Hip and Thigh: Smiting Theological Philistines with a Great Slaughter. Judges 15:8

Friday, September 25, 2009

Returning to Egypt [III]

Part 1 and Part 2 can be reviewed for background.

Archaeological Evidence

I believe the specific texts of Genesis 15:13-16 and Exodus 12:40, 41 firmly refute the notion of Israel's stay in Egypt being only 215 years, and instead clearly establish that they lived in the land of Egypt for 430 years. Passages like the abbreviated genealogical lists in Exodus 6 and Paul's comments in Galatians 3:16-18 that seem to affirm a shortened stay in Egypt can easily be explained in a different fashion that doesn't do violence to the passages themselves or the clearer texts of Genesis 15 and Exodus 12.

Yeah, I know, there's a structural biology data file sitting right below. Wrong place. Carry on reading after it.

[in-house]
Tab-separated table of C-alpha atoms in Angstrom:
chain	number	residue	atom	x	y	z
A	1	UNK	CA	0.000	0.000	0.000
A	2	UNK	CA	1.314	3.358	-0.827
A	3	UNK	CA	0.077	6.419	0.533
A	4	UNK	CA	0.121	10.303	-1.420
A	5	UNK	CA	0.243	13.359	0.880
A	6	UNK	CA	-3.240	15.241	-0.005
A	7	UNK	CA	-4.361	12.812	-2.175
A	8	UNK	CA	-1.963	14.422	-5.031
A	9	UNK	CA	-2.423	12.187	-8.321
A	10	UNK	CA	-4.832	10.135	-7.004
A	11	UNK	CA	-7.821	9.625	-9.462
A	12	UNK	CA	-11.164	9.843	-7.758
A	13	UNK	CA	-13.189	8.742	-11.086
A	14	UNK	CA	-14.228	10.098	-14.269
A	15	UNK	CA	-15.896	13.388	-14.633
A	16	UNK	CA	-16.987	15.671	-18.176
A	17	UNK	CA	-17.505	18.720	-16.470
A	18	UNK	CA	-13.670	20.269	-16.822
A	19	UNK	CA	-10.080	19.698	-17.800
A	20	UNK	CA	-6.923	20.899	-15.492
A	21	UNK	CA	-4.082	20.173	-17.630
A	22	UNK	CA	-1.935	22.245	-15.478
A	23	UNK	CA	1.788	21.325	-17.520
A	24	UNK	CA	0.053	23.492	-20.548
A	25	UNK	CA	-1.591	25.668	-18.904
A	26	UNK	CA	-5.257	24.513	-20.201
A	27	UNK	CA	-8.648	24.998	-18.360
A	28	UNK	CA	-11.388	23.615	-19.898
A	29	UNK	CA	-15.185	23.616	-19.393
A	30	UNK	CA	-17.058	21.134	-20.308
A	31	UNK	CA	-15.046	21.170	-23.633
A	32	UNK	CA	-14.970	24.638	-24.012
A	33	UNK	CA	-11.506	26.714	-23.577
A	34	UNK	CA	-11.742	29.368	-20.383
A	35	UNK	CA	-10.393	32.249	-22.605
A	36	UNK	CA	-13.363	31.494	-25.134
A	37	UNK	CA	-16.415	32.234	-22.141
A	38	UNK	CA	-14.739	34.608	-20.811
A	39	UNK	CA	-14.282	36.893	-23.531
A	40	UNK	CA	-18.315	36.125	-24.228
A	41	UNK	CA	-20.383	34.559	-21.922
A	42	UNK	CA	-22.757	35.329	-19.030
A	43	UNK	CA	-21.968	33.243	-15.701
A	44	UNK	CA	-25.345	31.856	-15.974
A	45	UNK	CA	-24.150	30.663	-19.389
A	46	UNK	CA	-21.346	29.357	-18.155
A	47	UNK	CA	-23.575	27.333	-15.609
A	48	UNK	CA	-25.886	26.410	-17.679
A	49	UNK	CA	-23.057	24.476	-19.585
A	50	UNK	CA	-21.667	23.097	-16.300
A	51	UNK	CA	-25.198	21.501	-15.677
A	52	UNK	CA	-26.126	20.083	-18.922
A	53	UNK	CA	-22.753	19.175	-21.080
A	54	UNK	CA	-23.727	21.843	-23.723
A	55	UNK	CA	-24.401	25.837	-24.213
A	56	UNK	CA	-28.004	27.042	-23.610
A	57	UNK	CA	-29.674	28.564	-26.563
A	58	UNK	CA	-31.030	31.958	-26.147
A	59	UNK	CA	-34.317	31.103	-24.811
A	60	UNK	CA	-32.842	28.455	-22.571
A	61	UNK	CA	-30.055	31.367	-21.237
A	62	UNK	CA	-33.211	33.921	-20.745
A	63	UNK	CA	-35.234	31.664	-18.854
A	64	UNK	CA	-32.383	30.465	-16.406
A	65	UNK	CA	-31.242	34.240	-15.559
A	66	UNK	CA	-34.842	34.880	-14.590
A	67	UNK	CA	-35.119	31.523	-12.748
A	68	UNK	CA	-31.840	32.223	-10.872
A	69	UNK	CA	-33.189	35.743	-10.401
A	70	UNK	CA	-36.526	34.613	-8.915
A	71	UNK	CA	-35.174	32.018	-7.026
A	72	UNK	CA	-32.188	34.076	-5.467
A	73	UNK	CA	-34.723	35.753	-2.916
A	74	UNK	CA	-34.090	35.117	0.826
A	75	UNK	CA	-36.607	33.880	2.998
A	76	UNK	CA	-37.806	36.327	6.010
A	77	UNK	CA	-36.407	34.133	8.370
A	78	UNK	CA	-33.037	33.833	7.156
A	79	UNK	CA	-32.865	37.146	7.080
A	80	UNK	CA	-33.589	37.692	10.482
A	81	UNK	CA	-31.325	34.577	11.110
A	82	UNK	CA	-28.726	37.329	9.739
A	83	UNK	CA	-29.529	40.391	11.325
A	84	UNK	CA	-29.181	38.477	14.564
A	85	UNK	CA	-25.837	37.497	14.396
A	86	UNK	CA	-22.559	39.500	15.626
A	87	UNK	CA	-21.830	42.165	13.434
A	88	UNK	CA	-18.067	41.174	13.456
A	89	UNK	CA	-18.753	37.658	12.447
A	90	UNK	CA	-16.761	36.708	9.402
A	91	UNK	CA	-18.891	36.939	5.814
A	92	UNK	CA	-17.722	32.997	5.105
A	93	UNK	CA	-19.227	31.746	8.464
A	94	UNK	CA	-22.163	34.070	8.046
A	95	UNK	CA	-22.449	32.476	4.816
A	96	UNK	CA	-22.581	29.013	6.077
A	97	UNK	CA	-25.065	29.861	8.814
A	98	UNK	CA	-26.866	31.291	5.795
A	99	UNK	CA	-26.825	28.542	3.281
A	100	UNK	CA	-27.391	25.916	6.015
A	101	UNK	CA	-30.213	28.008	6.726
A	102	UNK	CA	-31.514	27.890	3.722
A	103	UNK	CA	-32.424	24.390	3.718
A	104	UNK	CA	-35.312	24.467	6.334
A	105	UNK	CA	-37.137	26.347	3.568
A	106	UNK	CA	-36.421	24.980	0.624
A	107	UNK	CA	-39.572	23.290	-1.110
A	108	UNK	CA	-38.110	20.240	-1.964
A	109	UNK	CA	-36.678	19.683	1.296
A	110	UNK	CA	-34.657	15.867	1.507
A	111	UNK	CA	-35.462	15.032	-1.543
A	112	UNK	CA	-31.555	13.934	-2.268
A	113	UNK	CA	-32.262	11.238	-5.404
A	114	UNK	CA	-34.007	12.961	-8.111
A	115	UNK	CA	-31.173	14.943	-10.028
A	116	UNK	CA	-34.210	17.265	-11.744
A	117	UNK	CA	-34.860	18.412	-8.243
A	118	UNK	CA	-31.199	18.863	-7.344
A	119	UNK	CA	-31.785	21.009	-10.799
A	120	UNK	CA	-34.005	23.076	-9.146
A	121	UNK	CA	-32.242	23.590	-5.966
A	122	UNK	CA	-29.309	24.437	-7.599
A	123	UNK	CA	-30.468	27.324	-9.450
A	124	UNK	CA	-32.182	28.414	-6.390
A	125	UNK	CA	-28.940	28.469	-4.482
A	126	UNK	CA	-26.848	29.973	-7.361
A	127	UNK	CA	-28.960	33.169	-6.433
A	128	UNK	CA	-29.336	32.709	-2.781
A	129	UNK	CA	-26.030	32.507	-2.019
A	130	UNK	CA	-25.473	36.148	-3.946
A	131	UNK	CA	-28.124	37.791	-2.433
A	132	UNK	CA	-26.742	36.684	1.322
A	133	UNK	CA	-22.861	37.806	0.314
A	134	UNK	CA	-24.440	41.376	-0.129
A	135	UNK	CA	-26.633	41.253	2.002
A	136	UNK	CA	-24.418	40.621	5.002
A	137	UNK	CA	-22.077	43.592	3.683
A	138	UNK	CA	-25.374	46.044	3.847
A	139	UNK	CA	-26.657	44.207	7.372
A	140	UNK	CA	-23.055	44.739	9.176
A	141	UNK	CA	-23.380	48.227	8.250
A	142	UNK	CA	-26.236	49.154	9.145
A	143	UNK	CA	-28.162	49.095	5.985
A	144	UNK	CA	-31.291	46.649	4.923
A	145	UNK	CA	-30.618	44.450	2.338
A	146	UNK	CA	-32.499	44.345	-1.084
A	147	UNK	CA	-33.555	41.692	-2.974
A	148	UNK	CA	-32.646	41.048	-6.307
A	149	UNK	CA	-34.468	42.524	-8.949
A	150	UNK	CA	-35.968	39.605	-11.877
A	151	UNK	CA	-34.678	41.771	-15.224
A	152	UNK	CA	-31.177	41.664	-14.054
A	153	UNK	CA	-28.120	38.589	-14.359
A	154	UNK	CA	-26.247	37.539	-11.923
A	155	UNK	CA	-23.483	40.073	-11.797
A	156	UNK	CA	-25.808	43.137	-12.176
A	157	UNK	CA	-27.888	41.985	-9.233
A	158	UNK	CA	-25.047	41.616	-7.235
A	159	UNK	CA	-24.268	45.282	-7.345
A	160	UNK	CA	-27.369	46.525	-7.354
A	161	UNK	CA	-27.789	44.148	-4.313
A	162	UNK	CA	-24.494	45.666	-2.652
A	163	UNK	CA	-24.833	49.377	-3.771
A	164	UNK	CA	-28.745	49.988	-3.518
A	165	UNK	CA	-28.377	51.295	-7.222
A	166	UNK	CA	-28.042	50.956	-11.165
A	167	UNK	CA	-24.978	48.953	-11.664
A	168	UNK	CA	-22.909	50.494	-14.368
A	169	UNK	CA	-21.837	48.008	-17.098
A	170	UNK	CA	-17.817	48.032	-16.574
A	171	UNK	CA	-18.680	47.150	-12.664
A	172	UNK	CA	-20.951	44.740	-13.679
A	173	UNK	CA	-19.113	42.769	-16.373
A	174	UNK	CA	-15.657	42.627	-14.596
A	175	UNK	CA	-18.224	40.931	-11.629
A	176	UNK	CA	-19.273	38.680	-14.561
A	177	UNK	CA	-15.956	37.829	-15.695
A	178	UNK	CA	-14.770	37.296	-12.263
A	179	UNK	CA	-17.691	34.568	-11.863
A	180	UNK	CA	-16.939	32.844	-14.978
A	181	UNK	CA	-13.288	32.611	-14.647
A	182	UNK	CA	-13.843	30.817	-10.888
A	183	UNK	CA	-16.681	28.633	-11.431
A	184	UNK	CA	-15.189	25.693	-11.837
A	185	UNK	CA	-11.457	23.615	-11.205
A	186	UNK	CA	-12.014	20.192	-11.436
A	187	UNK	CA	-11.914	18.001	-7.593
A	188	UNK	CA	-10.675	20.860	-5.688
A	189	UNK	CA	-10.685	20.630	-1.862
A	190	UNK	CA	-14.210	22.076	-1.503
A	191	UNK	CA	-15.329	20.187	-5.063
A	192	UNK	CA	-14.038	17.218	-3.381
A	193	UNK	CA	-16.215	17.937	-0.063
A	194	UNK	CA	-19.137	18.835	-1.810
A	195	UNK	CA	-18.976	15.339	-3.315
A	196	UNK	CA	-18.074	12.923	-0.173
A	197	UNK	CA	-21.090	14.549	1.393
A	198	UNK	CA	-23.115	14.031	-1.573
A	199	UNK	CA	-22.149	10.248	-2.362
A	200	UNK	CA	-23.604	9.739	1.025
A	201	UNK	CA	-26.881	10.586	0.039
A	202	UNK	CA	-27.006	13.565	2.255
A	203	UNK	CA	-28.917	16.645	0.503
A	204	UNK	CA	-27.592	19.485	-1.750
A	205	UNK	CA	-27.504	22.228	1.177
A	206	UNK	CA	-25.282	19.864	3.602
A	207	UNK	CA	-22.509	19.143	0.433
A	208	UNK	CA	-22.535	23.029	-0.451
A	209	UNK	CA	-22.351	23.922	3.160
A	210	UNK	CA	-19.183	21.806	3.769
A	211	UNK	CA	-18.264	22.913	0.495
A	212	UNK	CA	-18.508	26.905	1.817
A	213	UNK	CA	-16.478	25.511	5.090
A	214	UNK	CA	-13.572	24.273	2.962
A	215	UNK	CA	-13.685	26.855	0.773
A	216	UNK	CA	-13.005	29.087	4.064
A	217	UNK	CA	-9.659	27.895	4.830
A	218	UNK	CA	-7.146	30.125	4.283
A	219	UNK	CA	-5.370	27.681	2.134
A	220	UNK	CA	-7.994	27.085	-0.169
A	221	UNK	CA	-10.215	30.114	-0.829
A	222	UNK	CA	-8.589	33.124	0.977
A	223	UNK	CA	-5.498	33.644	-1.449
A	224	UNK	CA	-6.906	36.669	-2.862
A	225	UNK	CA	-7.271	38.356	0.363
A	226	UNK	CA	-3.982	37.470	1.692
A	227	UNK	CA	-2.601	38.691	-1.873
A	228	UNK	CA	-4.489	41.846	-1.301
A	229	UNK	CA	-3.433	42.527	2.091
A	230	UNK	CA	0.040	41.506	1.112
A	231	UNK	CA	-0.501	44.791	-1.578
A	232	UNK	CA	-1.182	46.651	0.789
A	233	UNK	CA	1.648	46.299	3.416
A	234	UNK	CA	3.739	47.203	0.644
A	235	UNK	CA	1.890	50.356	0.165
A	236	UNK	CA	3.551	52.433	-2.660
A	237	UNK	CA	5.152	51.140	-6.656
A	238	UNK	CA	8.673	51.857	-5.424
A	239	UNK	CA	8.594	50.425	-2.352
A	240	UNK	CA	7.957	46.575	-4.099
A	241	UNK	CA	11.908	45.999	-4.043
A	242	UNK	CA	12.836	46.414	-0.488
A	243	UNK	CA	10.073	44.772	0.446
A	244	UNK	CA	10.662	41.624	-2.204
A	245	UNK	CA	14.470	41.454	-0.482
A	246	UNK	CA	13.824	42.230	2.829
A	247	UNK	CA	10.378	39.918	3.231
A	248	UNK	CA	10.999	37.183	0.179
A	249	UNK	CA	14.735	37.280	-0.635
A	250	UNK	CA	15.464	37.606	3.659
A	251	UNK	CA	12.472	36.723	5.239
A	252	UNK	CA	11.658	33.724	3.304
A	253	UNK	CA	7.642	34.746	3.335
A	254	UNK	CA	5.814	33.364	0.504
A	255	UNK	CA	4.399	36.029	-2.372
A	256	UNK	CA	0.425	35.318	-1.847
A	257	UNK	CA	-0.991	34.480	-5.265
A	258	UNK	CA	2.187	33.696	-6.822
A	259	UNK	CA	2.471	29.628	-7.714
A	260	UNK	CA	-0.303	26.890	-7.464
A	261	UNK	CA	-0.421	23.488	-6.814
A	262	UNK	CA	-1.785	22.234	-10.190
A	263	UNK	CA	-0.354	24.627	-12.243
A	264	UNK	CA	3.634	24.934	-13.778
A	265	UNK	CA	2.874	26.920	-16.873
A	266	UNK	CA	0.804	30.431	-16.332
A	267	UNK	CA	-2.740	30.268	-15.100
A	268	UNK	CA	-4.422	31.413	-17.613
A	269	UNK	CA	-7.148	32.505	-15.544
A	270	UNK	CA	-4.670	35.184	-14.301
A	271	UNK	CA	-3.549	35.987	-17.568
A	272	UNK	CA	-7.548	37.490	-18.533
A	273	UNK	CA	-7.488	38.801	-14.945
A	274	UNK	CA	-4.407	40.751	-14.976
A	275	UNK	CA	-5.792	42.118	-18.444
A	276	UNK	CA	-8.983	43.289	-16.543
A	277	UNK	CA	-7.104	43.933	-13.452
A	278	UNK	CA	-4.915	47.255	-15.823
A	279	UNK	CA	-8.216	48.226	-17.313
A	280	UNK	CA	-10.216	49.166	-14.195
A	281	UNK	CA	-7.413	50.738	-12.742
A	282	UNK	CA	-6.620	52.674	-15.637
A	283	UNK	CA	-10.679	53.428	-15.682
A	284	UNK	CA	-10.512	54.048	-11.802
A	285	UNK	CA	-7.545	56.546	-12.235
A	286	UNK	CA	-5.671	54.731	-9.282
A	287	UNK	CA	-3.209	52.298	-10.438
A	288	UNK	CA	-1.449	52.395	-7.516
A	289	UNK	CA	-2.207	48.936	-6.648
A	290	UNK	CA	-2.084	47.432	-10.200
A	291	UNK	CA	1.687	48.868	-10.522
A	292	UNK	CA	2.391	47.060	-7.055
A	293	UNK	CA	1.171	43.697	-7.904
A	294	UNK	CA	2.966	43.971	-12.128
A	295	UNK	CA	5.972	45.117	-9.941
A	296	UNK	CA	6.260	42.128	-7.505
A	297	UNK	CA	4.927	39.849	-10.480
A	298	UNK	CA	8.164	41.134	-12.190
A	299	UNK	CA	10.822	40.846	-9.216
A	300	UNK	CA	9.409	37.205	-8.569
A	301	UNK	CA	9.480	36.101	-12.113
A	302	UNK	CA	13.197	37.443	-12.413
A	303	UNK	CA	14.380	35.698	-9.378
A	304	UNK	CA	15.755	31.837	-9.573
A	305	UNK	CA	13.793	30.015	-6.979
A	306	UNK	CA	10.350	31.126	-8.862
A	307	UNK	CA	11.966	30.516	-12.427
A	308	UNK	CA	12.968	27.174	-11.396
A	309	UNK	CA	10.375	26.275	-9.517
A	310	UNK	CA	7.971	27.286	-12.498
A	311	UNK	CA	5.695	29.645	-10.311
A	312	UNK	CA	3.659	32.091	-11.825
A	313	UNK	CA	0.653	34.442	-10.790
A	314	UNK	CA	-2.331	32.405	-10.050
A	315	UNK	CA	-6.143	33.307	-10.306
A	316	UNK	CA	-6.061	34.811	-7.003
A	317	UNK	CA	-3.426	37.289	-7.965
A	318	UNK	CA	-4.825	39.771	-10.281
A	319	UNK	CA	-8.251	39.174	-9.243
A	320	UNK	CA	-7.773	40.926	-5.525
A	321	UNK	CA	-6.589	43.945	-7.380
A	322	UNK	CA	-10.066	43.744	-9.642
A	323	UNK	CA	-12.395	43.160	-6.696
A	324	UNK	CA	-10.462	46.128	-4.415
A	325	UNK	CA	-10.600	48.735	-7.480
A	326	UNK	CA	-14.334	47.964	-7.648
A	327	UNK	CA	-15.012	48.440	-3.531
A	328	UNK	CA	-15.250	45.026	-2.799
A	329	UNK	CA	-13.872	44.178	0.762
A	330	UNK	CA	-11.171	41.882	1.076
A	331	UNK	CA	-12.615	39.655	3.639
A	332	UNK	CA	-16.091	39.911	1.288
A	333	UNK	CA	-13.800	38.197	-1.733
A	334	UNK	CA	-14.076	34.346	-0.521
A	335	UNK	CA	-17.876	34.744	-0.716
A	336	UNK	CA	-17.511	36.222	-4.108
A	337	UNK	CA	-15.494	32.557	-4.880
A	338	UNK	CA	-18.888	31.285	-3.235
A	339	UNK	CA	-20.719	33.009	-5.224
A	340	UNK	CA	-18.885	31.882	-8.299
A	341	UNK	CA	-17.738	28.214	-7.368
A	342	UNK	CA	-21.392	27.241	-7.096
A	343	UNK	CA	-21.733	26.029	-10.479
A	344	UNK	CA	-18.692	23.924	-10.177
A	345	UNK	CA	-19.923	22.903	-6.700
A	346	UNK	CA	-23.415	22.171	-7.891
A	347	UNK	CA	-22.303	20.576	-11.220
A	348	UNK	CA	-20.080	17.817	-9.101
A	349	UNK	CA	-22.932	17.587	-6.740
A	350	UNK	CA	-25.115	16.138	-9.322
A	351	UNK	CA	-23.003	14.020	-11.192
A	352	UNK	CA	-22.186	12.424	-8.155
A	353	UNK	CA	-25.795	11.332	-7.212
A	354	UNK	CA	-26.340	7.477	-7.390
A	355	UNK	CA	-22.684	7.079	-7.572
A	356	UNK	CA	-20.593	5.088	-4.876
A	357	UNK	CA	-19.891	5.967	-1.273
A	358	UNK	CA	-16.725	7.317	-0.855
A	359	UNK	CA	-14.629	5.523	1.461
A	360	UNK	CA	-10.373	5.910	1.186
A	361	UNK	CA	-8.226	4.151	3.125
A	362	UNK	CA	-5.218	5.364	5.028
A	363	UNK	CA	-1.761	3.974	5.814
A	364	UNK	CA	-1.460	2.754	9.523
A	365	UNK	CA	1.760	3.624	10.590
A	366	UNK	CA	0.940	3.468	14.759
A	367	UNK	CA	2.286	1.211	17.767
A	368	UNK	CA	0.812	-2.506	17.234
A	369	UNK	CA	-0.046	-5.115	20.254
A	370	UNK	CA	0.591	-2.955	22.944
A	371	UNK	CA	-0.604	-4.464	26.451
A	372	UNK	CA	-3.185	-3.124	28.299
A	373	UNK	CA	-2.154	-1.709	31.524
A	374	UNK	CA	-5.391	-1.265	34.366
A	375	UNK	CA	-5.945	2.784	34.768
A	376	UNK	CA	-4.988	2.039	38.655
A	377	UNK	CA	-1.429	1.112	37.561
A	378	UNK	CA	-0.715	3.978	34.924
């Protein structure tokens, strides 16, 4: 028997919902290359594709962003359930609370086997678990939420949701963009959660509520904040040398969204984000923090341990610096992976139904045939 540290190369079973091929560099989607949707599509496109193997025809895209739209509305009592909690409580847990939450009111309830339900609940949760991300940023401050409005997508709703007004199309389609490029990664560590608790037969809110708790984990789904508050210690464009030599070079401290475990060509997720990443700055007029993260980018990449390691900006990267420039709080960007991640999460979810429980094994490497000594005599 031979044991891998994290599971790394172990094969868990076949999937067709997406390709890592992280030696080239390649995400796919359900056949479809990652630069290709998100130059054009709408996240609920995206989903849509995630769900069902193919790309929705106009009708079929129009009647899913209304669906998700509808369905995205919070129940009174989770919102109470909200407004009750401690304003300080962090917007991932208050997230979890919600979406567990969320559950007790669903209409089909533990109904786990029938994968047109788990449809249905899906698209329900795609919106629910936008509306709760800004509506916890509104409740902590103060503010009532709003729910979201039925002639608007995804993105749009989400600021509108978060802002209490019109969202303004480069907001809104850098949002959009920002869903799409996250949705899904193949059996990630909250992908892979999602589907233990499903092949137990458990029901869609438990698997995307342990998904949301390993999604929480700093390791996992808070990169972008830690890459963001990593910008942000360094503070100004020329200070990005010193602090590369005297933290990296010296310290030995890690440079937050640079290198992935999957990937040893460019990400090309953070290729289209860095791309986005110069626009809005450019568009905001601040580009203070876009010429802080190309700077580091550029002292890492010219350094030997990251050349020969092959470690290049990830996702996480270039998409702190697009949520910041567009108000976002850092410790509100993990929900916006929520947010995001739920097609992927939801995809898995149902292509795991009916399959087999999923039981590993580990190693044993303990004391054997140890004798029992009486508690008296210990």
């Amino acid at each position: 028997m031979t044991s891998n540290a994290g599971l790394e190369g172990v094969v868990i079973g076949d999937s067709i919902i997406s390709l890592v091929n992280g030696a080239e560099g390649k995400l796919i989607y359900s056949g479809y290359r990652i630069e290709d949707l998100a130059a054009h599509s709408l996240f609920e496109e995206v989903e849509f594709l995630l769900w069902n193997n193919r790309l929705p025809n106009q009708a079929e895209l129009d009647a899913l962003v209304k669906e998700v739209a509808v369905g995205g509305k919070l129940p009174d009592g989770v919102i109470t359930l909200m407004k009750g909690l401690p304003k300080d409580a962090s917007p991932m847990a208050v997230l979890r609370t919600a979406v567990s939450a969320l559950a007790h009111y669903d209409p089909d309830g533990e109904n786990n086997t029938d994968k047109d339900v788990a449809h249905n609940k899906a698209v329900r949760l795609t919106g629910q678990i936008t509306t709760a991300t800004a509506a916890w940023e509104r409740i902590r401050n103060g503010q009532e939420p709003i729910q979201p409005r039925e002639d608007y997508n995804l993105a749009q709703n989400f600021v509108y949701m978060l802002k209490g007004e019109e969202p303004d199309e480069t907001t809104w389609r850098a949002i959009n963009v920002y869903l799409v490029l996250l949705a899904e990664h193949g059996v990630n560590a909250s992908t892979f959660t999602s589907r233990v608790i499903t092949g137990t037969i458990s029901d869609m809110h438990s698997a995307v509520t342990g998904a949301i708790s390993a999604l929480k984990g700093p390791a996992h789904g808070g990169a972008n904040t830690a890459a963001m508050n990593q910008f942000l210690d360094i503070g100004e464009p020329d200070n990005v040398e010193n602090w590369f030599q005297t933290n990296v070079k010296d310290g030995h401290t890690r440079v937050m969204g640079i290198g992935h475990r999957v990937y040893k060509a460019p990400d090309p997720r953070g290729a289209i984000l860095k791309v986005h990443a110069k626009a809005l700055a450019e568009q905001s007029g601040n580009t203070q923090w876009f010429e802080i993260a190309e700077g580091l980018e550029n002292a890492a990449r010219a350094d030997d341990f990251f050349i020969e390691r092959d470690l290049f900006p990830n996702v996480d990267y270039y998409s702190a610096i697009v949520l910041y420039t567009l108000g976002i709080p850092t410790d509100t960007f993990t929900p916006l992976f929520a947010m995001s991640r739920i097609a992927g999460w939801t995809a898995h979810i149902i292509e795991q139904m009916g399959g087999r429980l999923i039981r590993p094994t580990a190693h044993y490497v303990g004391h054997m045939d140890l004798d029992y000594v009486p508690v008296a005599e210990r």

However, with that stated, I believe archaeological evidence is an area that soundly refutes the 215 year theory and solidifies the 430 year sojourn in Egypt. It is also an area where I found little comment among the proponents of the 215 year theory except to make mention of the dubious archaeological revisionism by researcher, David Rohl.

Israel lived in the historical matrix of the ancient near east. They were a real, historical people who crossed paths with many real, historical nations surrounding them. Even though archaeology often involves drawing interpretive conclusions that may or may not be exact, there is enough available historical data that researchers can be certain of many facts that help piece together the history of the time frame in which Israel lived. This is certainly true regarding the 18th Egyptian dynasty where much of the early chapters of Exodus, as well as the exodus itself, takes place. Thus, when we study the historical background and culture of this time in Egypt's history, the research we glean can enlighten our understanding of the biblical record of Israel's sojourn and exodus.